Industrial plantations: Industrial plantations were established to supply timber production in addition to that of natural forest. Before 1966, only 8500 ha of plantations were established mostly in the savanna zone for building materials and fuelwood.
Reforestation efforts have been intensified since 1966 when a State Reforestation Service (SODEFOR) was created to pursue large scale industrial plantation programs. Up to 1976, 22.400 ha have been reforested under a forest cover with some indigenous (local) species, and on cleared lands with various species (mostly teak).
From 1976 plantations were mainly established on clear-felled lands after removal of all remaining timber. Most species used attaining high production in short rotations such as Terminalia spp., Cedrela odorata, Gmelina and teak (Tectona grandis).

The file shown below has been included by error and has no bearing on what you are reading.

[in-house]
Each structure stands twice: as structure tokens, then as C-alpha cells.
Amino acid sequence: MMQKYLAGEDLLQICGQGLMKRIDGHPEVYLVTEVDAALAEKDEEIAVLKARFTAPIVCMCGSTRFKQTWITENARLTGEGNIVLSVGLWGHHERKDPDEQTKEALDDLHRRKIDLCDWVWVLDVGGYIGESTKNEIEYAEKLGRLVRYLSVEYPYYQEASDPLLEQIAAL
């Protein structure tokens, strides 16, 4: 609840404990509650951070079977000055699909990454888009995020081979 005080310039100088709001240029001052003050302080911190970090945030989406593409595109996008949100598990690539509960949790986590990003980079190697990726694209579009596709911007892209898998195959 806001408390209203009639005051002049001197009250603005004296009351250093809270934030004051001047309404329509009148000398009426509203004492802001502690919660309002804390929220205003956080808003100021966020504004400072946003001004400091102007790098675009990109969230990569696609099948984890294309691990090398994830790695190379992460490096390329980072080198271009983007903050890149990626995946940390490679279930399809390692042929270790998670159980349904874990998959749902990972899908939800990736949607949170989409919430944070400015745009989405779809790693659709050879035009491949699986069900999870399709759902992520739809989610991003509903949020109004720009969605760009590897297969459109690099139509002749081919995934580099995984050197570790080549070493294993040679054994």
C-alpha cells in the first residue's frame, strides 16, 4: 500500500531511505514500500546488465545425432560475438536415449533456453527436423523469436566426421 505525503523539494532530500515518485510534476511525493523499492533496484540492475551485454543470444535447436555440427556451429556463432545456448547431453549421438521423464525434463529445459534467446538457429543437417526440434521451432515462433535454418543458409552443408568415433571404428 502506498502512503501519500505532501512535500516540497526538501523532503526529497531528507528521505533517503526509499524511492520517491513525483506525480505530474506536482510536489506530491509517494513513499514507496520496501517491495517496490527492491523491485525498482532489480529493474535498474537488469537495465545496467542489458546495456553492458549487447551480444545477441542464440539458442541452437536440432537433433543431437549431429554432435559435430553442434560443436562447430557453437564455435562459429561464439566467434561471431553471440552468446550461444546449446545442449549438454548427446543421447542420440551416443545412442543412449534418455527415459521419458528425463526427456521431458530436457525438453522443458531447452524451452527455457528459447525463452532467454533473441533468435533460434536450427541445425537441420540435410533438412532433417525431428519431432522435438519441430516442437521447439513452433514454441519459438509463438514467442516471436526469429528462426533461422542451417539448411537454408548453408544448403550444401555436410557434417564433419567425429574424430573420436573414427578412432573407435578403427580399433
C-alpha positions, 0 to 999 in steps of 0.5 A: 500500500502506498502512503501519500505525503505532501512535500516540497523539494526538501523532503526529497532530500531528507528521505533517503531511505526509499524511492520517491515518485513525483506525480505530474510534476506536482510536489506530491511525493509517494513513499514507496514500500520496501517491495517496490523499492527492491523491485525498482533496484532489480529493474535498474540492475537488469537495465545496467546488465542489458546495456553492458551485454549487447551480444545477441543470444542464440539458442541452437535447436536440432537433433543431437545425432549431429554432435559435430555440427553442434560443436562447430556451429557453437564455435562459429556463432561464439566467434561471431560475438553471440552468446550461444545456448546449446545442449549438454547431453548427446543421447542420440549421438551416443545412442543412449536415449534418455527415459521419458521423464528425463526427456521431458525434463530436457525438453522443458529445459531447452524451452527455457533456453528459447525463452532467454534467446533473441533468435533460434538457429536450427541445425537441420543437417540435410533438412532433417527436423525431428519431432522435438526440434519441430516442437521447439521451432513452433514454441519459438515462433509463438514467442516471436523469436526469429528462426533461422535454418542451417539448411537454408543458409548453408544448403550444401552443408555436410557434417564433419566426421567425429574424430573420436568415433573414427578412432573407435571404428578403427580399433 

Some 44,000 ha were planted in the period 1977-1988 and about 45,000 ha since 1988.
Today, SODEFOR manages about 120,000 ha of industrial forest plantations in proportion of 45 % Teak, 40 % local species and 15 % other exotic species (Gmelina, Cedrela, Pinus, Eucalyptus, etc.).
Rural Reforestation: Some 15,000 ha of small plantation stands had been planted by the rural communities and individuals under the technical assistance of the forest services mainly in 1988 declared «Ivorian's Forest Year» by the government of Côte d'Ivoire, to produce mostly building materials and fuel wood.
In the rural land area of the central and northern part of the country every year bush fires are set by the rural populations for hunting or preparation of grazing resources within the forest. Even in the southern forested zone, fire was used to prepare croplands.